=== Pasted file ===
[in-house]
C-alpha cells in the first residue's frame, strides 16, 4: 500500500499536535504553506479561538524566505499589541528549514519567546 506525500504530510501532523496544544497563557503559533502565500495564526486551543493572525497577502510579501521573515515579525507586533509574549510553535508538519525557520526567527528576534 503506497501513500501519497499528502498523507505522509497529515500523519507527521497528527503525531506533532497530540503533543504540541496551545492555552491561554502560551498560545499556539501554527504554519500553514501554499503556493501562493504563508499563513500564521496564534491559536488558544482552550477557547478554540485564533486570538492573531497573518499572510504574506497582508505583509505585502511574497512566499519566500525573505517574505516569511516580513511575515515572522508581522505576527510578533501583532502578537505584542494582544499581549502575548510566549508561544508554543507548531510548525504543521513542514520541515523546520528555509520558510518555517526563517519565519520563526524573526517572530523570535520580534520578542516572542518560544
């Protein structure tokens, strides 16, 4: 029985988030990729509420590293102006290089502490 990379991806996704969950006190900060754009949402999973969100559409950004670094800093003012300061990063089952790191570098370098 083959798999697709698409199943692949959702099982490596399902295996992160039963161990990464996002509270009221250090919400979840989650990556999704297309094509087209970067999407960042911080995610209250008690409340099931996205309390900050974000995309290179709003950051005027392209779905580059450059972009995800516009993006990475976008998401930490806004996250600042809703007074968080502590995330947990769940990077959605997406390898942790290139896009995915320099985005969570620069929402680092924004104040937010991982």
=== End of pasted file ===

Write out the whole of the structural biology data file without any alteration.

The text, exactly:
[in-house]
C-alpha cells in the first residue's frame, strides 16, 4: 500500500499536535504553506479561538524566505499589541528549514519567546 506525500504530510501532523496544544497563557503559533502565500495564526486551543493572525497577502510579501521573515515579525507586533509574549510553535508538519525557520526567527528576534 503506497501513500501519497499528502498523507505522509497529515500523519507527521497528527503525531506533532497530540503533543504540541496551545492555552491561554502560551498560545499556539501554527504554519500553514501554499503556493501562493504563508499563513500564521496564534491559536488558544482552550477557547478554540485564533486570538492573531497573518499572510504574506497582508505583509505585502511574497512566499519566500525573505517574505516569511516580513511575515515572522508581522505576527510578533501583532502578537505584542494582544499581549502575548510566549508561544508554543507548531510548525504543521513542514520541515523546520528555509520558510518555517526563517519565519520563526524573526517572530523570535520580534520578542516572542518560544
């Protein structure tokens, strides 16, 4: 029985988030990729509420590293102006290089502490 990379991806996704969950006190900060754009949402999973969100559409950004670094800093003012300061990063089952790191570098370098 083959798999697709698409199943692949959702099982490596399902295996992160039963161990990464996002509270009221250090919400979840989650990556999704297309094509087209970067999407960042911080995610209250008690409340099931996205309390900050974000995309290179709003950051005027392209779905580059450059972009995800516009993006990475976008998401930490806004996250600042809703007074968080502590995330947990769940990077959605997406390898942790290139896009995915320099985005969570620069929402680092924004104040937010991982």